In his most striking commentary on the Ascension, Calvin says: “Since (Christ) entered heaven in our flesh, as if in our name, it follows, as the apostle says, that in a sense we already sit with God in the heavenly places in him (Christ).” At the Ascension, our humanity, our “flesh,” has been “taken” (Acts 1:11) by God’s Beloved One into the very heart of God. This is profound good news for us as Christians and for our whole world. Christ carries our humanity up into the redemptive heart and work of God. It means we are more deeply valued, loved, and held by God than we may have known.

Presbyterian theologian John McClure is helpful here. “All of human life at the Ascension,” he says, “moves even more emphatically to God’s side! All, in Christ, are moving, sometimes with sparks flying, more deeply into God’s being and becoming. In Christ’s Ascension we have a vision of humanity in all of its depth and breadth being taken up into, being pulled toward, the heart of God in Christ.”

Ascension means that we are, in a sense, already seated with God in the heavenly places with Christ. Ascension means we are sharing in the body and blood of the Ascended One. When we celebrate the Lord’s Supper, Calvin believed, the church is lifted up into the presence of the Ascended One. Calvin had a high sacramental view of the Lord’s Supper. It was more than a memorial meal. He believed, informed by his theology of the Ascension, that in the meal, through the Holy Spirit, we are lifted up into the heavenly places and sit with Christ and all his saints in this Communion meal. We are brought into the heart of God, the redeeming heart of God, who lavishes spiritual gifts upon us. Calvin had a mystical view of the Lord’s Supper. In the meal, we participate and share in the life of the Risen Christ. You can see why Calvin advocated for weekly communion for the churches in Geneva.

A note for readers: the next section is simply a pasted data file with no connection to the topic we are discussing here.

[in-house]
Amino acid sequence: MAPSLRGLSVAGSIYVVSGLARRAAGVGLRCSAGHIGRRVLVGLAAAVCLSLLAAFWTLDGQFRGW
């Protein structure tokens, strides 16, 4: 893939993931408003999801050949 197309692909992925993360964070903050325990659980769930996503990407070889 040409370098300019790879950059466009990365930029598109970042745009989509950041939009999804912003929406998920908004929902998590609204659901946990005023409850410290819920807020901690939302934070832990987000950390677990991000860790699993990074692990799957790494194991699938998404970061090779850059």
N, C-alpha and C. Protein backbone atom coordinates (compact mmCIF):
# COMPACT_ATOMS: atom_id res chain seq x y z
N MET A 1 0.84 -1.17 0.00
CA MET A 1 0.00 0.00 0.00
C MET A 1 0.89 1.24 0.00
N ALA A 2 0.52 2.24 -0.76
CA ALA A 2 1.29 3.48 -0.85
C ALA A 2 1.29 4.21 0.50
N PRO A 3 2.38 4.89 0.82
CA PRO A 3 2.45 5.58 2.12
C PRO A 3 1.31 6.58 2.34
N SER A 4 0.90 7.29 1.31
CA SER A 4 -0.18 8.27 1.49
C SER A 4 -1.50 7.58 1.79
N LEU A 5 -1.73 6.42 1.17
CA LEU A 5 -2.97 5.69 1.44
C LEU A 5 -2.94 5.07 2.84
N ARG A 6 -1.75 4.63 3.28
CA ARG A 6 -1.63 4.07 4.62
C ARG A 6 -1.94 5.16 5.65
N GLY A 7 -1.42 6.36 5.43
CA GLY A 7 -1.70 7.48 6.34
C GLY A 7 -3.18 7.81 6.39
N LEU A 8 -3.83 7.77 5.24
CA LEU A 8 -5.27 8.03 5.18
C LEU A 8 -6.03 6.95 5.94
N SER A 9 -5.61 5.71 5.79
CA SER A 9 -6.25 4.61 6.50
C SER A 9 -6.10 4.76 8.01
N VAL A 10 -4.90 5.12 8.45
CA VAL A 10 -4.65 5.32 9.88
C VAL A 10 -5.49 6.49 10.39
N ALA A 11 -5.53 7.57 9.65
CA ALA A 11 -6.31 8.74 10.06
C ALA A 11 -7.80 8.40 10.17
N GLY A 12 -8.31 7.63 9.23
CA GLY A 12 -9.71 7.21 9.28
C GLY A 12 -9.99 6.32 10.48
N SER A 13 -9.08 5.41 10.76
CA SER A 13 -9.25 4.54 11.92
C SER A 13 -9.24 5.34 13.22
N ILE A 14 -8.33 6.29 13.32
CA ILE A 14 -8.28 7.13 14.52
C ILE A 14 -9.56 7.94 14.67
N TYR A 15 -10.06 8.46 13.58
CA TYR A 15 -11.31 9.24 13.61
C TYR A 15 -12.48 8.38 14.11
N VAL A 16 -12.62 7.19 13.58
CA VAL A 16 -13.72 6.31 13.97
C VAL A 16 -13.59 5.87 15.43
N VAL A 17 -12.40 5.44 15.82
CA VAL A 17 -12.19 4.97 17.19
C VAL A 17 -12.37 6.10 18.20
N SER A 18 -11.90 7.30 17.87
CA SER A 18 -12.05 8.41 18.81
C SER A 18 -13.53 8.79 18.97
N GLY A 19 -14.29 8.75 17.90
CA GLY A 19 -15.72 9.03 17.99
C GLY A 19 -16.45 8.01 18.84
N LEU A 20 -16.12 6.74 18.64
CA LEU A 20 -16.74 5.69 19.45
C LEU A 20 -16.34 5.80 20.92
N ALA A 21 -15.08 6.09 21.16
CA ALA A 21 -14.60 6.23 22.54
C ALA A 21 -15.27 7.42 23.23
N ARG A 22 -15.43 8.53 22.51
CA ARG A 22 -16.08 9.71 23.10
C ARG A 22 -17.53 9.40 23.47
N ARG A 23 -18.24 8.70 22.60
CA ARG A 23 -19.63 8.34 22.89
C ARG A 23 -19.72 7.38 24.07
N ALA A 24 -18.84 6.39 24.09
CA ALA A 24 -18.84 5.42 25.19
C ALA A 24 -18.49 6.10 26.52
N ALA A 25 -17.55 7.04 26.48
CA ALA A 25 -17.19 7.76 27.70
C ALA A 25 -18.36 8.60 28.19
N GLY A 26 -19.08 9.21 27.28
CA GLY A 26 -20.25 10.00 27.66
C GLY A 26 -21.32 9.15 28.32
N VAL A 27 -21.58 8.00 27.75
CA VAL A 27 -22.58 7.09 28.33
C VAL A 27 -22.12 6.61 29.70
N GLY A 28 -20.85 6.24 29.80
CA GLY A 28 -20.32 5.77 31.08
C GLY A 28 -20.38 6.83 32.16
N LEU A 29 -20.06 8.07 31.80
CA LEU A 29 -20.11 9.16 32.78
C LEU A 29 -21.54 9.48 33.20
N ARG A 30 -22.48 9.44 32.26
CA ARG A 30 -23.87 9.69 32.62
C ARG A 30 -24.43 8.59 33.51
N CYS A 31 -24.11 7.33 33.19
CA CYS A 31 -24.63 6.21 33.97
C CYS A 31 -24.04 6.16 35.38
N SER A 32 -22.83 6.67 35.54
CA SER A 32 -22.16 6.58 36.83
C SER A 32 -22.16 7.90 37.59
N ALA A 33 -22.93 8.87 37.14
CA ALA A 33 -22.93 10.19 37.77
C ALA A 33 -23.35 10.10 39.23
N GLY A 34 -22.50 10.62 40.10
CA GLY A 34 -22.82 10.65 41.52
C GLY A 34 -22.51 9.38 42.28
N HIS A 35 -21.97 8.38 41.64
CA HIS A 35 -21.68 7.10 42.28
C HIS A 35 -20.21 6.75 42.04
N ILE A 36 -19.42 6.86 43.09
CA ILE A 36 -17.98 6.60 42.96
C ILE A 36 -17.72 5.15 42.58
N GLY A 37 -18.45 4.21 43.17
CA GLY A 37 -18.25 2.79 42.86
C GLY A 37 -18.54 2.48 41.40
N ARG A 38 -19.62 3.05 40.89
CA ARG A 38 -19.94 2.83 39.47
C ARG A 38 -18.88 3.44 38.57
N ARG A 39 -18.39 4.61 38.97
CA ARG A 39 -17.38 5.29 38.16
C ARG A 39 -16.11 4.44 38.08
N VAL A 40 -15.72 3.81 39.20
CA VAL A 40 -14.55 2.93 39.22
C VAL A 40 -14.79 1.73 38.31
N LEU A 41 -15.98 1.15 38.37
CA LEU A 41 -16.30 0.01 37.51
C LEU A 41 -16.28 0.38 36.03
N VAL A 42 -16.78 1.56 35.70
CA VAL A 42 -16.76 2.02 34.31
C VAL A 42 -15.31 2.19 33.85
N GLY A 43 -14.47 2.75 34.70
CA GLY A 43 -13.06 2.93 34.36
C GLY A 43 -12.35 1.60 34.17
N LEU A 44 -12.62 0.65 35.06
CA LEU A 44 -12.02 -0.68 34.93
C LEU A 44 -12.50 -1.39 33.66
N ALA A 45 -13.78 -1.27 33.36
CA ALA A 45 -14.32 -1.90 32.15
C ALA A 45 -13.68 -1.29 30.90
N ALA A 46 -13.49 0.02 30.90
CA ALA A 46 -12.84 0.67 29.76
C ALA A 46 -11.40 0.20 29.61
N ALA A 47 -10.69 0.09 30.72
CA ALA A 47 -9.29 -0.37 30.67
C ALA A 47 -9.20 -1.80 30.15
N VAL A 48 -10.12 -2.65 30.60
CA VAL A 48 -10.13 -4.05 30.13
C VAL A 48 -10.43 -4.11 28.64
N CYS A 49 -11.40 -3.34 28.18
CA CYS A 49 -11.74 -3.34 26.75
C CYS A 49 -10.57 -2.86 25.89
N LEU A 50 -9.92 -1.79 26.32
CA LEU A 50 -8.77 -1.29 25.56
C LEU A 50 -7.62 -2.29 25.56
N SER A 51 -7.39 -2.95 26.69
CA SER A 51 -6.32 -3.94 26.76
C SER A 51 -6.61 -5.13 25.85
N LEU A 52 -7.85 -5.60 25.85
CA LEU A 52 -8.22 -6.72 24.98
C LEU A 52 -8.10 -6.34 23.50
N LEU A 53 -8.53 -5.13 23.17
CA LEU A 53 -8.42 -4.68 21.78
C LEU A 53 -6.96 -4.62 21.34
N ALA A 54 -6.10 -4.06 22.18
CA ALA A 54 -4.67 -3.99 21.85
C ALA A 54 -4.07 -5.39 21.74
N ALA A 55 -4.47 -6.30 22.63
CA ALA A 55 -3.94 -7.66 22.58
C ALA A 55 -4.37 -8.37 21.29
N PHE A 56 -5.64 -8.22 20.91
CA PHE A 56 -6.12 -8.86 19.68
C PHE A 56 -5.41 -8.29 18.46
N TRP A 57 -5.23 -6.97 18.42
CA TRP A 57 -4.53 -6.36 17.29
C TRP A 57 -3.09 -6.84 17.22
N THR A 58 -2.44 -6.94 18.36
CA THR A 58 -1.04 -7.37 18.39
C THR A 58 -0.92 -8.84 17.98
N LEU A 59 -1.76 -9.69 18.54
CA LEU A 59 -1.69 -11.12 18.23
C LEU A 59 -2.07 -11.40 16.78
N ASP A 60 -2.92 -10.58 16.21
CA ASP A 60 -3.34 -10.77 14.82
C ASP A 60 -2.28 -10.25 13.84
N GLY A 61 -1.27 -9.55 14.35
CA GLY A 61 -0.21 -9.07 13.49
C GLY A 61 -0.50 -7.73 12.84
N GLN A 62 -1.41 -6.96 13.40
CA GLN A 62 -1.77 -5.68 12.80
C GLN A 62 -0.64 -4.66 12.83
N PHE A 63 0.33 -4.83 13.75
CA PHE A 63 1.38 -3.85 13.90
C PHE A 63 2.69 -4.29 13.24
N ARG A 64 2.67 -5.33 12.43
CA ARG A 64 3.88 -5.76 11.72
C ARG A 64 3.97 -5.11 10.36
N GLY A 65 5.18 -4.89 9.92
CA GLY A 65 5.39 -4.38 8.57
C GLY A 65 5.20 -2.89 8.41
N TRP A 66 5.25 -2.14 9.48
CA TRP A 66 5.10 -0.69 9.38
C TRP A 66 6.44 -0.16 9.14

We can also see why, for Calvin, the sursum corda, “Lift up your hearts,” is the heart of a Reformed understanding of Communion. [2] For centuries, the church’s liturgy has included this response at the beginning of the Eucharistic Prayer or Great Prayer of Thanksgiving: Lift up your hearts. We lift them up to the Lord. This is the sursum corda. And it remains the heart of the Communion liturgy for us today. It’s one of the most meaningful parts of Communion for me.  Lift up your hearts. We share this meal in the presence, the real presence of the Risen Ascended Lord, who desires to bring us and works to bring us all into the very heart of God. Thanks be to God.


[1] John Calvin explored the three “benefits” of the Ascension in Institutes of the Christian Religion (1559). I’m relying here on John McClure’s helpful summary in “The Ascension—a promise of great things to come.”,places%20in%20him%20(Christ).

[2] Cf. the quote from the bulletin by Reformed theologian T. F. Torrance (1913-2007): “Ascension introduced the ‘distance’ between the symbols of bread and wine on earth and the ascended Christ, but nevertheless a ‘distance’ bridged by the real presence of the risen and ascended Christ through the Spirit. Hence the place of the sursum corda [lift up your heart] in the heart of the Reformed Eucharistic Rite—the ascension with Christ became of primary importance again: we are made to sit with Christ in the heavenly places.” Scottish Theology: From Knox to McLeod Campbell (T & T Clark, 1996), 40, cited in David Fergusson, “The Ascension of Christ: Its Significance in the Theology of T. F. Torrance,” Participatio, vol. 3, pp. 92-107.